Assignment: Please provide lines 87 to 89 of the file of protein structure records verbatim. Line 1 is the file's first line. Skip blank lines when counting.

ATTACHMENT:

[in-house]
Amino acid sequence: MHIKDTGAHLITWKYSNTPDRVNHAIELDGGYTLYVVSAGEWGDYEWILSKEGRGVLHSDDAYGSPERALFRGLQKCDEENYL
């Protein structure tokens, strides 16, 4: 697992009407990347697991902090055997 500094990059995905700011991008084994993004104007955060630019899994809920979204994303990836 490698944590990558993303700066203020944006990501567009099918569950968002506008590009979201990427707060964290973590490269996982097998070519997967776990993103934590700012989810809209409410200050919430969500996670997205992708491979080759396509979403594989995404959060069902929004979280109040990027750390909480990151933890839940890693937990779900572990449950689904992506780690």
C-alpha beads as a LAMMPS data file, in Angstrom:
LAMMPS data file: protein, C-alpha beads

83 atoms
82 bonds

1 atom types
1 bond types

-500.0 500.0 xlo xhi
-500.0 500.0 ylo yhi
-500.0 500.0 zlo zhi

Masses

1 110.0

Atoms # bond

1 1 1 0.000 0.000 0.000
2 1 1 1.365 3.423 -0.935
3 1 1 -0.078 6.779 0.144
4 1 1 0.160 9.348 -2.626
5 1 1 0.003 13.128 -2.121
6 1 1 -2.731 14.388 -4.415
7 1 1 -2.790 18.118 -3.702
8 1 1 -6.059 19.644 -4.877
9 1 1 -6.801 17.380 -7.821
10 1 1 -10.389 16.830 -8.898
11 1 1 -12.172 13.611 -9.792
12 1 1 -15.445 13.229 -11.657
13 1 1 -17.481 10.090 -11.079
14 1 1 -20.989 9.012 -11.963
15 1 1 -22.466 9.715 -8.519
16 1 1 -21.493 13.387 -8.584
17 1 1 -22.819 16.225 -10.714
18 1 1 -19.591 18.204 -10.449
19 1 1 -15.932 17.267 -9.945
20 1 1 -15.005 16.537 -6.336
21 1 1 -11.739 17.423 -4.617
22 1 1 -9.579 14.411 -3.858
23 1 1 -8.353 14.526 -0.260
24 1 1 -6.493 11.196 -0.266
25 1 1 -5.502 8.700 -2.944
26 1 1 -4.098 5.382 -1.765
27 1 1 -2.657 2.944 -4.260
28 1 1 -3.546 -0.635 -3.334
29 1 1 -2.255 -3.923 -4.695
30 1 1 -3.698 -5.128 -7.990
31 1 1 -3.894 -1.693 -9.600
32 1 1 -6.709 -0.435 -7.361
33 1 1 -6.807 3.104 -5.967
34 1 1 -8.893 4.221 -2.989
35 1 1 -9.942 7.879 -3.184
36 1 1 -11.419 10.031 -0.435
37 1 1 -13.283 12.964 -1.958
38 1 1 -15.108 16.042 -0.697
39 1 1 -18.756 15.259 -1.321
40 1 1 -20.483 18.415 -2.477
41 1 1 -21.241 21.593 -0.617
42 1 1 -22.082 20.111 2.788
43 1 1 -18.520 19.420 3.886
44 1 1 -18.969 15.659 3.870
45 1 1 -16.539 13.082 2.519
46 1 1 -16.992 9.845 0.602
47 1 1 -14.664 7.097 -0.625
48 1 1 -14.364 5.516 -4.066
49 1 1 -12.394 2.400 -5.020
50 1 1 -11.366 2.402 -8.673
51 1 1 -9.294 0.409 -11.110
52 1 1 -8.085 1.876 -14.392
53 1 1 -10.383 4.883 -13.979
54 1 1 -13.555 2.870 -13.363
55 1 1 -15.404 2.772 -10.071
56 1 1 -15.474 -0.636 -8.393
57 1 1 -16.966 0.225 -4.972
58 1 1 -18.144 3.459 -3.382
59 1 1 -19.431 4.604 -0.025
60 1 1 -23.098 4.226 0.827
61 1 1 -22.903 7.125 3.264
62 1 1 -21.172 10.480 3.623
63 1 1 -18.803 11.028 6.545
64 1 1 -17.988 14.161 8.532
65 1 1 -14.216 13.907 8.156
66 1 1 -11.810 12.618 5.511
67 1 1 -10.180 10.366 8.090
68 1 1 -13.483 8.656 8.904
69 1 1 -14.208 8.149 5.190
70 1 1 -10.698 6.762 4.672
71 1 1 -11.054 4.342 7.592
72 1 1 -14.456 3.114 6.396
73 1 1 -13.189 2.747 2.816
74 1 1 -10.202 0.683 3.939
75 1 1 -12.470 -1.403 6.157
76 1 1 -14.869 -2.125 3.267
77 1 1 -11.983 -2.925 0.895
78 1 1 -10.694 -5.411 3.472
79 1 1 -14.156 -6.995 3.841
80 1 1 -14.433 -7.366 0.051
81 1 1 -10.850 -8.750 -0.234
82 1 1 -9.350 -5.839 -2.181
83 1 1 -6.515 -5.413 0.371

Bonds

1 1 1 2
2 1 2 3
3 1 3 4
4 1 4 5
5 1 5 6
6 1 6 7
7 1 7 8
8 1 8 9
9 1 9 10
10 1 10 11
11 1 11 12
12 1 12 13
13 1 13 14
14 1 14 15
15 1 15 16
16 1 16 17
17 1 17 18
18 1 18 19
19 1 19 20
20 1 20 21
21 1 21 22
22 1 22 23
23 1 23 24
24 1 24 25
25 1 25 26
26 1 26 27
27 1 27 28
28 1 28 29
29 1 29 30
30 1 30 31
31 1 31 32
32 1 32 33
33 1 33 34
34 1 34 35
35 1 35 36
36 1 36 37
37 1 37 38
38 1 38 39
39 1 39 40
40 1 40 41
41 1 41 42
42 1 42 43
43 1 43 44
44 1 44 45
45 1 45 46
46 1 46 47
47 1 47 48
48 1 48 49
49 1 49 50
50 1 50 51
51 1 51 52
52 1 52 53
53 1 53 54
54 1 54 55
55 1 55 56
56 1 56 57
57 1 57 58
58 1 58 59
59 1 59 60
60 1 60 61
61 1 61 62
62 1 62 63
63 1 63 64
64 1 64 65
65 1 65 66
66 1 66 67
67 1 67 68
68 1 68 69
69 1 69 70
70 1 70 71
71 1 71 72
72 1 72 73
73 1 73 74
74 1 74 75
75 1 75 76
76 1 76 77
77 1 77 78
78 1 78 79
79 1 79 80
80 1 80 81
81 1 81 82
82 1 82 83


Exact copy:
72 1 1 -14.456 3.114 6.396
73 1 1 -13.189 2.747 2.816
74 1 1 -10.202 0.683 3.939